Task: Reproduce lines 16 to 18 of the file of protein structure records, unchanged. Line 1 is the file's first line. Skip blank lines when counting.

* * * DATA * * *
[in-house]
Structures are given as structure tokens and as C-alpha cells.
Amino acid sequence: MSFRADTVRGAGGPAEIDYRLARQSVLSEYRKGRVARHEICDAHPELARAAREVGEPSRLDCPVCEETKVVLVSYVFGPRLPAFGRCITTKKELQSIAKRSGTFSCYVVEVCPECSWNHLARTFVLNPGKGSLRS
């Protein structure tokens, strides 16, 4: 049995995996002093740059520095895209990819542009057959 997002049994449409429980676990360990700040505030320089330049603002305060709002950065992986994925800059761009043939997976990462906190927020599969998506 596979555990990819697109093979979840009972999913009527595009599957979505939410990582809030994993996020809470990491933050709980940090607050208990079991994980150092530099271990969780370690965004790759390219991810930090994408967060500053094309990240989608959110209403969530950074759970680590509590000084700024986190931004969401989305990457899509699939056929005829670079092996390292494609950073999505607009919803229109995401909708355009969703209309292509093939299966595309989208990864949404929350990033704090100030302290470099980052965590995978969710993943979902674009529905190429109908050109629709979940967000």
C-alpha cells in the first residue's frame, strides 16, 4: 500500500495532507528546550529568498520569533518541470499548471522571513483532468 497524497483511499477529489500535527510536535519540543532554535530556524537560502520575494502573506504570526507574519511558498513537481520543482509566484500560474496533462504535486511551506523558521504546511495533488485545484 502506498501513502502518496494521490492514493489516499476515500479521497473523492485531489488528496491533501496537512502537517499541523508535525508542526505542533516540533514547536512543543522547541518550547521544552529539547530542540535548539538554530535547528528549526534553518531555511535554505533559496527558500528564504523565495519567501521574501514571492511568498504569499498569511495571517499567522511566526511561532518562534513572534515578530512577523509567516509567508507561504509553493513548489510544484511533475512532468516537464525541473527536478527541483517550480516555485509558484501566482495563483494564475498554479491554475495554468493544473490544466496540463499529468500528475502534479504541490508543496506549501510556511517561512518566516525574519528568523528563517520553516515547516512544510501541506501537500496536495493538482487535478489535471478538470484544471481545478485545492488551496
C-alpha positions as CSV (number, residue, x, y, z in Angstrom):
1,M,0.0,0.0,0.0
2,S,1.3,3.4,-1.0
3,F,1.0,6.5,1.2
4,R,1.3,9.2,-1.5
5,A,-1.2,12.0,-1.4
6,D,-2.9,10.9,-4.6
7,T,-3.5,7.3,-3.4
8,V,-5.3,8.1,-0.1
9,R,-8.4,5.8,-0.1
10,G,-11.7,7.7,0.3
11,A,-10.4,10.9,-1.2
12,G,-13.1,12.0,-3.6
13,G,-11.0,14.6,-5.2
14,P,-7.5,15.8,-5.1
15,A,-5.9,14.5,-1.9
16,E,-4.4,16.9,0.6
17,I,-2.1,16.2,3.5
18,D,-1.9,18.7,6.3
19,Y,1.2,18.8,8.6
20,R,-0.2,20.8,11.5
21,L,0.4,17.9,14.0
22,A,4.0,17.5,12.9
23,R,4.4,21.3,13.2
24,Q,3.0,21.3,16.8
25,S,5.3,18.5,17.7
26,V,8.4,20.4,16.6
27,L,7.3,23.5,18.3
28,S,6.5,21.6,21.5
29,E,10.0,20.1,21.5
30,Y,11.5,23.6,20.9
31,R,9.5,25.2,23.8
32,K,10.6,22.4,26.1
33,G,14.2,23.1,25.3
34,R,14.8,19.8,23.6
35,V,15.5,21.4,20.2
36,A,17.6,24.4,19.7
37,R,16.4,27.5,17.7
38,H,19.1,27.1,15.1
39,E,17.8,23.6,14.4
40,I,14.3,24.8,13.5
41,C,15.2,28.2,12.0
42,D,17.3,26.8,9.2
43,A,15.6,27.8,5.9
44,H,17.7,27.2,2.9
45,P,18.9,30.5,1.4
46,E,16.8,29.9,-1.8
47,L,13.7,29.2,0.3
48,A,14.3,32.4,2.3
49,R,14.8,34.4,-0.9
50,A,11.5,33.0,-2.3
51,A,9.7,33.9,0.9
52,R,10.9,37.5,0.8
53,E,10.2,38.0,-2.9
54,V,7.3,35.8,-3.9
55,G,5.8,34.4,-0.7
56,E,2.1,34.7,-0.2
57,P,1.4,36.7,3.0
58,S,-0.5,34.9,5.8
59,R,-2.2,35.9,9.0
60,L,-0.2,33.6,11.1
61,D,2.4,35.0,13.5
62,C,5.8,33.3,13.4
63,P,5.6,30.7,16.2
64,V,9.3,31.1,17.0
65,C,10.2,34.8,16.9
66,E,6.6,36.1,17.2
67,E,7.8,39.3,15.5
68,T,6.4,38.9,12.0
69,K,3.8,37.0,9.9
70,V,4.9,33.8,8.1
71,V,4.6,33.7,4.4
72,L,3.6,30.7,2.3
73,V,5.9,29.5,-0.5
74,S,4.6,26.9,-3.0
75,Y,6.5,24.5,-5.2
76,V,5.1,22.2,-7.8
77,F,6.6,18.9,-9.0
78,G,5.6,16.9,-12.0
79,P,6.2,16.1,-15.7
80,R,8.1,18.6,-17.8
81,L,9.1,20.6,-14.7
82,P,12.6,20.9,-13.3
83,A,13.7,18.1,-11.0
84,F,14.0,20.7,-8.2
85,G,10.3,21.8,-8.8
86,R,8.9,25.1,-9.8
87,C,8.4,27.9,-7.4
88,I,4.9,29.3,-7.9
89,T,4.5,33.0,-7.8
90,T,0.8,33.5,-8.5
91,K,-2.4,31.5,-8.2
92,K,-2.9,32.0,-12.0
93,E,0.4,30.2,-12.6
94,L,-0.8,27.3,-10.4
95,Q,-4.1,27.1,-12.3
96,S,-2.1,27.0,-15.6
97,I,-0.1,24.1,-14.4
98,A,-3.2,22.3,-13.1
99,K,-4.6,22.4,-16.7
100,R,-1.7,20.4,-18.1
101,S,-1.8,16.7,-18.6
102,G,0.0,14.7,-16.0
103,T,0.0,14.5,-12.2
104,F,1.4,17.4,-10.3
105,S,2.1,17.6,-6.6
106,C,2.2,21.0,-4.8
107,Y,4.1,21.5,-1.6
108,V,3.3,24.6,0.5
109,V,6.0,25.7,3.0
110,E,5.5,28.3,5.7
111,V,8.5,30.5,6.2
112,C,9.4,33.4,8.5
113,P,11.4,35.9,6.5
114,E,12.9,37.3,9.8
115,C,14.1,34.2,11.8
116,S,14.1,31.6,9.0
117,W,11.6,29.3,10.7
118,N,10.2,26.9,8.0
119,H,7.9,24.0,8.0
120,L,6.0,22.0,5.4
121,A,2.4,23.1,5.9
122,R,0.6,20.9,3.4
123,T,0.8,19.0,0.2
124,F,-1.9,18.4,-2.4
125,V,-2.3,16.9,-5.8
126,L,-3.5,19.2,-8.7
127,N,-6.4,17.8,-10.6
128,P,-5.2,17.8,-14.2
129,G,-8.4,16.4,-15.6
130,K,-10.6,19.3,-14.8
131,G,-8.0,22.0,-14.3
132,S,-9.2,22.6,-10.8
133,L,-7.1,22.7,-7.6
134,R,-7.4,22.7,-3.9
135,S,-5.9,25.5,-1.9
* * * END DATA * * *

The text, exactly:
10,G,-11.7,7.7,0.3
11,A,-10.4,10.9,-1.2
12,G,-13.1,12.0,-3.6